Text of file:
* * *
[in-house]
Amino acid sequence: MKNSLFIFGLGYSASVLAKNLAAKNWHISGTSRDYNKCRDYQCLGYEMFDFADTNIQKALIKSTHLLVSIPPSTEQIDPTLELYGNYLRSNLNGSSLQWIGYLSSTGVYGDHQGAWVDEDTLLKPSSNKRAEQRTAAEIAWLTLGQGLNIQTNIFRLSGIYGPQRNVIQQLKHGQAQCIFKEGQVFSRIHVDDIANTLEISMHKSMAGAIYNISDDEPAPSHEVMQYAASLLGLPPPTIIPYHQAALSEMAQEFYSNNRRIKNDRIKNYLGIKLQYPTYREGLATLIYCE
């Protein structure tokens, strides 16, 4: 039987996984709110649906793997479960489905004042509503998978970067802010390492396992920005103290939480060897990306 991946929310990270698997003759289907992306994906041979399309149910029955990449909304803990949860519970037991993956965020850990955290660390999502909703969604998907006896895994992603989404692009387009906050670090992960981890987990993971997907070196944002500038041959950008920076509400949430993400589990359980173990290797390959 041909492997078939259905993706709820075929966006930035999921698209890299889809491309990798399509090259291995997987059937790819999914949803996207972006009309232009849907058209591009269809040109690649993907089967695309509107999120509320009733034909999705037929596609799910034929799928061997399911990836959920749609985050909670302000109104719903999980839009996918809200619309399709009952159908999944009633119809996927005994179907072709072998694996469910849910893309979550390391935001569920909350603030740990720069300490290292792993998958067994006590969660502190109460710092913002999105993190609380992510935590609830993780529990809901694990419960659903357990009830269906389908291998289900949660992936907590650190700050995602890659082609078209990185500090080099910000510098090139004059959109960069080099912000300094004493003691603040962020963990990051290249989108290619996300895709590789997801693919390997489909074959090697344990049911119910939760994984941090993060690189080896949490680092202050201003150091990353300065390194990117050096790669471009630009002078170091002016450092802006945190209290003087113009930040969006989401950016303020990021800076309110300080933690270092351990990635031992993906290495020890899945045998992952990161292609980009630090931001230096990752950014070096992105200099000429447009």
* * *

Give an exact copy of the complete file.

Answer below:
[in-house]
Amino acid sequence: MKNSLFIFGLGYSASVLAKNLAAKNWHISGTSRDYNKCRDYQCLGYEMFDFADTNIQKALIKSTHLLVSIPPSTEQIDPTLELYGNYLRSNLNGSSLQWIGYLSSTGVYGDHQGAWVDEDTLLKPSSNKRAEQRTAAEIAWLTLGQGLNIQTNIFRLSGIYGPQRNVIQQLKHGQAQCIFKEGQVFSRIHVDDIANTLEISMHKSMAGAIYNISDDEPAPSHEVMQYAASLLGLPPPTIIPYHQAALSEMAQEFYSNNRRIKNDRIKNYLGIKLQYPTYREGLATLIYCE
């Protein structure tokens, strides 16, 4: 039987996984709110649906793997479960489905004042509503998978970067802010390492396992920005103290939480060897990306 991946929310990270698997003759289907992306994906041979399309149910029955990449909304803990949860519970037991993956965020850990955290660390999502909703969604998907006896895994992603989404692009387009906050670090992960981890987990993971997907070196944002500038041959950008920076509400949430993400589990359980173990290797390959 041909492997078939259905993706709820075929966006930035999921698209890299889809491309990798399509090259291995997987059937790819999914949803996207972006009309232009849907058209591009269809040109690649993907089967695309509107999120509320009733034909999705037929596609799910034929799928061997399911990836959920749609985050909670302000109104719903999980839009996918809200619309399709009952159908999944009633119809996927005994179907072709072998694996469910849910893309979550390391935001569920909350603030740990720069300490290292792993998958067994006590969660502190109460710092913002999105993190609380992510935590609830993780529990809901694990419960659903357990009830269906389908291998289900949660992936907590650190700050995602890659082609078209990185500090080099910000510098090139004059959109960069080099912000300094004493003691603040962020963990990051290249989108290619996300895709590789997801693919390997489909074959090697344990049911119910939760994984941090993060690189080896949490680092202050201003150091990353300065390194990117050096790669471009630009002078170091002016450092802006945190209290003087113009930040969006989401950016303020990021800076309110300080933690270092351990990635031992993906290495020890899945045998992952990161292609980009630090931001230096990752950014070096992105200099000429447009």